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The funniest thing about Funny Games is how spitting mad it made Roger Ebert. Ebert is one of my favorite movie critics. He’s concise, he’s passionate, and he judges big budget movies and independent movies by the same criteria (although sometimes I wish those criteria were a little harsher). On average he finds nice things to say about more movies than anyone else, but this particular film prodded the little fellow with a red hot poker. The venom that pours from this man’s pen regarding Funny Games is actually a reason why I, Susan Howson, self-proclaimed peer of Roger himself, feel as if you should see it.
Of course, I will tell you why. Michael Haneke is an Austrian director who made this exact film (in German) ten years ago. When I say exact, I mean shot-for-shot exactly the same, so if you’ve seen the original, you already know the deal and it’s probably not worth your time, dollars, or sanity to sit through it again. The fact that the guy makes the exact same movie twice just to be able to show it in a fully appreciable manner to multiple audiences is a perfect example of both the scientific manner in which Haneke is performing experiments on filmgoers but also the smug, self-satisfying, filmmaking that caused Roger Ebert to turn red, shriek like a train whistle, and smash his glass coffee table with his bare hands in a fit of rage.*
The funny game, you see, is not only the psychopathic torture game that two young men in pristine white golf clothes play with a wealthy, vacationing family, it’s a game that Haneke plays with US! This is where Ebert gets feisty. He resents the fact that he is the lab rat in this situation. And who wouldn’t? Like Alex in A Clockwork Orange, of whom clean-cut torturers Peter (Brady Corbet ) and Paul (Michael Pitt) are certainly reminiscent, we’re being punished for our own sick fascination with violence by having our eyes pried open to view scenes of painfully tense anticipation of horror, with very little actual payoff. Sure, dastardly deeds happen, but they are almost completely off-screen. Haneke instead lingers endlessly on the faces of Tim Roth and Naomi Watts, who go from obstinate to angry to terrified to determined to defeated and back again. If you get uncomfortable, you can always ruminate on the fact that only excellent actors could have pulled this off, and thank goodness Naomi Watts was having one of her good days (let’s not talk about The Ring), because facial expressiveness drives this film. As a result, we spend a good amount of our viewing time aware of ourselves as watchers, wondering why we are disappointed when people die at times we don’t expect.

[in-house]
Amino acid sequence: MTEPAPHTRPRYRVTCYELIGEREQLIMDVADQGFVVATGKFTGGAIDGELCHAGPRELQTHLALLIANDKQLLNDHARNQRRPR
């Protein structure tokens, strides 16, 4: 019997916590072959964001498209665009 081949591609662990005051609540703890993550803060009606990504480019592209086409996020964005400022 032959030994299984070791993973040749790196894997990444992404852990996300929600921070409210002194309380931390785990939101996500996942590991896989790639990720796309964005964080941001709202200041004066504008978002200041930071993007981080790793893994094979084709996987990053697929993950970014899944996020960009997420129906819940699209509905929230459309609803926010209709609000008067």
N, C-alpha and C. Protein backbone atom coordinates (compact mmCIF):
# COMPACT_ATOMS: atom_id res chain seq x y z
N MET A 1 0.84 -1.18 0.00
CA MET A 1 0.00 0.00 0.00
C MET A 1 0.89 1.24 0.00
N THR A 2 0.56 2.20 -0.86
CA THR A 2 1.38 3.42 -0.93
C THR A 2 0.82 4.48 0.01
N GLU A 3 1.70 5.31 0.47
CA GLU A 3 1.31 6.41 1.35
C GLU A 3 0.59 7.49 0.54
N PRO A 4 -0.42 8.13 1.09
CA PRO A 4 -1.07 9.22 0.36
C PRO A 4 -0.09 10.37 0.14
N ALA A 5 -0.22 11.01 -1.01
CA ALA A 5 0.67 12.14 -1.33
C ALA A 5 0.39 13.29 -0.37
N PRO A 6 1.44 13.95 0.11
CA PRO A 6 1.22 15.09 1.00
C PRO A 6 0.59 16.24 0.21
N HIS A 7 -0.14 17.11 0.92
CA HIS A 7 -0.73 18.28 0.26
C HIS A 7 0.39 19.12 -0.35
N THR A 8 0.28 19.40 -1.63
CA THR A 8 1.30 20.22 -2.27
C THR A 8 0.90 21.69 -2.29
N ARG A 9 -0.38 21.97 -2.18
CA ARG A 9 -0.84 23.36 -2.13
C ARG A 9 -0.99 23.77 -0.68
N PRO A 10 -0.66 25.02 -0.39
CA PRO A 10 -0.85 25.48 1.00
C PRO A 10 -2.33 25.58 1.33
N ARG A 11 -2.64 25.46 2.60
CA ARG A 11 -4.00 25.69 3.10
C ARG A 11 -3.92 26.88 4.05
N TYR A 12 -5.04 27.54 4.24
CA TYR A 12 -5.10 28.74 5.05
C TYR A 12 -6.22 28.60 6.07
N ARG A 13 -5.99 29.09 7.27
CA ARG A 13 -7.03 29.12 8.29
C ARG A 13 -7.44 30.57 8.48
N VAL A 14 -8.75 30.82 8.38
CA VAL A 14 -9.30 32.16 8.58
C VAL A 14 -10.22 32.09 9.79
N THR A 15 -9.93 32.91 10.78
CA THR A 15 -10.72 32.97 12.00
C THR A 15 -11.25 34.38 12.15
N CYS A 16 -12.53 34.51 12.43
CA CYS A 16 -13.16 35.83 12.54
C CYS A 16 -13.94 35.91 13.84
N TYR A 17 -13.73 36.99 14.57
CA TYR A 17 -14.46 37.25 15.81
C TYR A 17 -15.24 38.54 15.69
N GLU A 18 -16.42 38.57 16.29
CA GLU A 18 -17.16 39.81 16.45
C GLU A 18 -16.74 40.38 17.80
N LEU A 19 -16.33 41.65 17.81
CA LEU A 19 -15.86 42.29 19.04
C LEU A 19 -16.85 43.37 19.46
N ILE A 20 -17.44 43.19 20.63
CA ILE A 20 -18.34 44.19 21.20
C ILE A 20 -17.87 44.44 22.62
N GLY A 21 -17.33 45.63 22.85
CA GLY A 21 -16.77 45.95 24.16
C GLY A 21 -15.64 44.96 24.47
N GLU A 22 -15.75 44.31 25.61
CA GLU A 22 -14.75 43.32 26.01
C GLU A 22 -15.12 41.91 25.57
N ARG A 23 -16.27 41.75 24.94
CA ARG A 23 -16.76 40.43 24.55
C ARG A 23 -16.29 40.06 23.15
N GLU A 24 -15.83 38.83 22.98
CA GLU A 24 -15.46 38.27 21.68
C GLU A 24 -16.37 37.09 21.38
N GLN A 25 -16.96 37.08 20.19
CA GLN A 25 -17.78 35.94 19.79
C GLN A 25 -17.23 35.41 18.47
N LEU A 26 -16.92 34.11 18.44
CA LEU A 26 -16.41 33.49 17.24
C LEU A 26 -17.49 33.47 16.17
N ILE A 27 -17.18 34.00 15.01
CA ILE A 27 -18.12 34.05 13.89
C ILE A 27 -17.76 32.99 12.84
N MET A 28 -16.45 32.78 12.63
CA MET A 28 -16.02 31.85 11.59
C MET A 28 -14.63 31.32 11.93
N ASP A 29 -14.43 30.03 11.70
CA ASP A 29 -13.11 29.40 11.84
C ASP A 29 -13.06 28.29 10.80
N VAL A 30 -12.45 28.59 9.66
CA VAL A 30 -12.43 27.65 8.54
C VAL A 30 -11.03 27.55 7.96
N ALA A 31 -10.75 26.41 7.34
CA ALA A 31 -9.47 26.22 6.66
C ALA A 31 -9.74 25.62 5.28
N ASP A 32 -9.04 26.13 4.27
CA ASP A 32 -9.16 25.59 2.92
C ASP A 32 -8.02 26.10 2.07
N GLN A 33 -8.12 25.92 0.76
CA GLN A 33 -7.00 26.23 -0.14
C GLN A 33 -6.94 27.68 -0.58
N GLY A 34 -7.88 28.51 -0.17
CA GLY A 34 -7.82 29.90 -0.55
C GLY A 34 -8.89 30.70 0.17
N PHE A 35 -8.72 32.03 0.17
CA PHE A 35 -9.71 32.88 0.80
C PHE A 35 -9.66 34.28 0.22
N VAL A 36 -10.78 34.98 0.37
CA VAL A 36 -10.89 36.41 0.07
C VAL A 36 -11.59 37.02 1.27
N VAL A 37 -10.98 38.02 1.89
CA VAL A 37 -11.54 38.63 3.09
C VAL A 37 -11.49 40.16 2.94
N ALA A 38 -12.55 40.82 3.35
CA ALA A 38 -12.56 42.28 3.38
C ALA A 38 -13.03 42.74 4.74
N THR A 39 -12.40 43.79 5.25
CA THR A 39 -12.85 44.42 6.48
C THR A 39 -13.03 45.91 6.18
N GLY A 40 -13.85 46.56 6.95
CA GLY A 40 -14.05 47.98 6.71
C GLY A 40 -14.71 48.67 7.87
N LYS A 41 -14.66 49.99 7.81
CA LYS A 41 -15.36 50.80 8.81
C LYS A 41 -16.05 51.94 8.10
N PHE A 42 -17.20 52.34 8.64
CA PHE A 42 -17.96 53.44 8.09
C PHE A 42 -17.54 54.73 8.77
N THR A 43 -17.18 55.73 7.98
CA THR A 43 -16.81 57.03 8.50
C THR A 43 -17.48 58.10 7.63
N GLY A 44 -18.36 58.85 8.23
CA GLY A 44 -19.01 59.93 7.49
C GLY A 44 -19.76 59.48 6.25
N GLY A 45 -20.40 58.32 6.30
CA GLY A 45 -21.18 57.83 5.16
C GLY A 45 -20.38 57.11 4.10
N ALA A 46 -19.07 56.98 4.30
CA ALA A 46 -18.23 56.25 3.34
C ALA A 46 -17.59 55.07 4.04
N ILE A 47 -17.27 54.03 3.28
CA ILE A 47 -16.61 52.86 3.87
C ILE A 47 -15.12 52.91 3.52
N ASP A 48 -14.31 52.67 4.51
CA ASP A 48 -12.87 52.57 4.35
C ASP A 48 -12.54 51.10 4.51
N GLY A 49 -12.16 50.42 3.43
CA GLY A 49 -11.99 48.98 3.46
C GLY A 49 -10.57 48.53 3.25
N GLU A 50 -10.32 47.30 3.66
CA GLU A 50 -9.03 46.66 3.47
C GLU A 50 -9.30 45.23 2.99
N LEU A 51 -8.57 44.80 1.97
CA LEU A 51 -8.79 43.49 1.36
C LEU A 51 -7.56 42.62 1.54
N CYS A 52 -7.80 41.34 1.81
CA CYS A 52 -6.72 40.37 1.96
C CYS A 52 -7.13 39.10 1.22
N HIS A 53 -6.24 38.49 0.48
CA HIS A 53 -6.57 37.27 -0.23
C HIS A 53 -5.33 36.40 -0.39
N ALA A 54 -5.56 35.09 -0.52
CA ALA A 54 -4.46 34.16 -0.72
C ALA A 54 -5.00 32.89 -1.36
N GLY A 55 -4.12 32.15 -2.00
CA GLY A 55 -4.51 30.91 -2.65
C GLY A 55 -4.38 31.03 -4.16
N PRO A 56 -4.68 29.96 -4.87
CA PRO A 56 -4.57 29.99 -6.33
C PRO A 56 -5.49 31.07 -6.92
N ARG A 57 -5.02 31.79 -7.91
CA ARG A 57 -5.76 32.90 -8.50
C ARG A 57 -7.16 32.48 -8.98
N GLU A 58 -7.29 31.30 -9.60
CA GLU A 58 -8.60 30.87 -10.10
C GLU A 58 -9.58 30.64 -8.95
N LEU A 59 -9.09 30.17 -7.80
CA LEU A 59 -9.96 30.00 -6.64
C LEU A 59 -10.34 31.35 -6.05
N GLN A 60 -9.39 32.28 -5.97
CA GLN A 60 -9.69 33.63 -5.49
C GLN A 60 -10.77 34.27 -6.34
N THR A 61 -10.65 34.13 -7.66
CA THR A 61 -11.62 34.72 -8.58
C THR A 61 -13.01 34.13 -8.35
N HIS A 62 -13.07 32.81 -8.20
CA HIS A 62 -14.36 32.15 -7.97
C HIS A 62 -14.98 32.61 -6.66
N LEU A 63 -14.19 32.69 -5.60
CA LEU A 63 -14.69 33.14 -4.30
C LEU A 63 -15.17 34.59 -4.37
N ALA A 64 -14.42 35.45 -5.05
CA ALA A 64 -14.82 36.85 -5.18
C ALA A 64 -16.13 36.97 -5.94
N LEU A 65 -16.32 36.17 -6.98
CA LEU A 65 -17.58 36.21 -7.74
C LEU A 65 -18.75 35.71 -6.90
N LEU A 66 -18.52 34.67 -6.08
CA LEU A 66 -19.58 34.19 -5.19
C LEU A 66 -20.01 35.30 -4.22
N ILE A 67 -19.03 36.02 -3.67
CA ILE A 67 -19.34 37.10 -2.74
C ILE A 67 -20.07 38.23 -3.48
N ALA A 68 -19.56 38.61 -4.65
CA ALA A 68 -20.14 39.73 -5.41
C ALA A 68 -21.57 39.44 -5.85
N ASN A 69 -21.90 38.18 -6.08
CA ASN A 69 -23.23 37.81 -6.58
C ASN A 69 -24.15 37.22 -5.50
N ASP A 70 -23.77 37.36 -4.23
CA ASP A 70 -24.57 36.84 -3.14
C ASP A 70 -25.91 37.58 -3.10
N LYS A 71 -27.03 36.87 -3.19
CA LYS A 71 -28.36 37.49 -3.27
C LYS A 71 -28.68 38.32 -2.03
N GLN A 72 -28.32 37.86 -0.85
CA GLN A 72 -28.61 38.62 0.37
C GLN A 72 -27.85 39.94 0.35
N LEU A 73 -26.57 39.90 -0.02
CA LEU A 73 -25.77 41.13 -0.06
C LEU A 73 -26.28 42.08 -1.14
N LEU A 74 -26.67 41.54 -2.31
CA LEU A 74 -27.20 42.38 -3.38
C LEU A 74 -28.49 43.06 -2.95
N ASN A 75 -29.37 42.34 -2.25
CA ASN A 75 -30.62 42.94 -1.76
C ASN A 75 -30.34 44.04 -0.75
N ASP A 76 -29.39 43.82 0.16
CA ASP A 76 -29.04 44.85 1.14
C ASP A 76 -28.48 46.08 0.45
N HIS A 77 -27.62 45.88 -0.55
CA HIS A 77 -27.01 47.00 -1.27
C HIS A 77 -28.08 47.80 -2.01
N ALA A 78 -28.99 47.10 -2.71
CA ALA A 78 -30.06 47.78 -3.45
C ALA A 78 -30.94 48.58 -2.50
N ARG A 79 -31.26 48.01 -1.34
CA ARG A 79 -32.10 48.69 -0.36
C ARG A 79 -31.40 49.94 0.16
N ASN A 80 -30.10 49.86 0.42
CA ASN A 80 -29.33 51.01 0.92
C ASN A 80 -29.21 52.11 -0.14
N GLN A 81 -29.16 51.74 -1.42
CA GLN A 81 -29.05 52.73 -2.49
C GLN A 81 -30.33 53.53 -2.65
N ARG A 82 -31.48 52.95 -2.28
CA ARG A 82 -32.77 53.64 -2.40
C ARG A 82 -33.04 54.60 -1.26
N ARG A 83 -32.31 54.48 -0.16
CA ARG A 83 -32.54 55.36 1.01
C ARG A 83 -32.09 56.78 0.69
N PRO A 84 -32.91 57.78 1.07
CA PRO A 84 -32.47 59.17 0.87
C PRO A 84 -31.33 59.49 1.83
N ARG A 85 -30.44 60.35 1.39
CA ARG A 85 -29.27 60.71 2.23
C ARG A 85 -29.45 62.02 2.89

This is just what Haneke wants. The huge Ebert-enraging flaw, though, is that HE KEEPS TELLING YOU ABOUT IT. It’s like looking at a beautiful painting and wondering what it’s about and forming your own connotations and opinions and interpretations, until you notice that written across the bottom of the canvas is “IT’S ABOUT MY MOTHER.” It’s called telling instead of showing, and it separates good art from bad art a lot of the time. Unfortunately, Haneke chooses to tell us all about his plans via Paul, who looks directly into the camera and tell us how we want the film to end. Well, jeez, I was coming to that conclusion myself, you don’t need to spell it out for me. The worst part about this ridiculous device, besides the fact that without it the film would be near-perfect, is that not only did he do it once…the guy had ten years to mull over the film before making the same mistake twice. That’s double obnoxious.
Anyway, I believe these flaws can be swept aside. At least, the rest of the film is powerful enough that I think you’ll be able to forget about these moments as soon as they happen and dwell instead on the effect that Funny Games will most certainly be having on you. I sure as hell have double-checked my apartment’s deadbolts about fifty times since I saw this film, because the worst part of it all is that this sort of unsolicited, unmotivated, illogical violence seems the most realistic.
NOTE: After a closer look at rogerebert.com, it appears Ebert’s editor, Jim Emerson, is writing his reviews while he is recuperating from some surgery. I tried and tried to make this review work without my hilarious Ebert Going Insane theme, but I couldn’t give it up. So I left it there, but let’s assume that as Ebert’s official representative, Emerson would reflect his views. But hopefully not his fashion sense.
*Conjecture, but my new favorite mental video.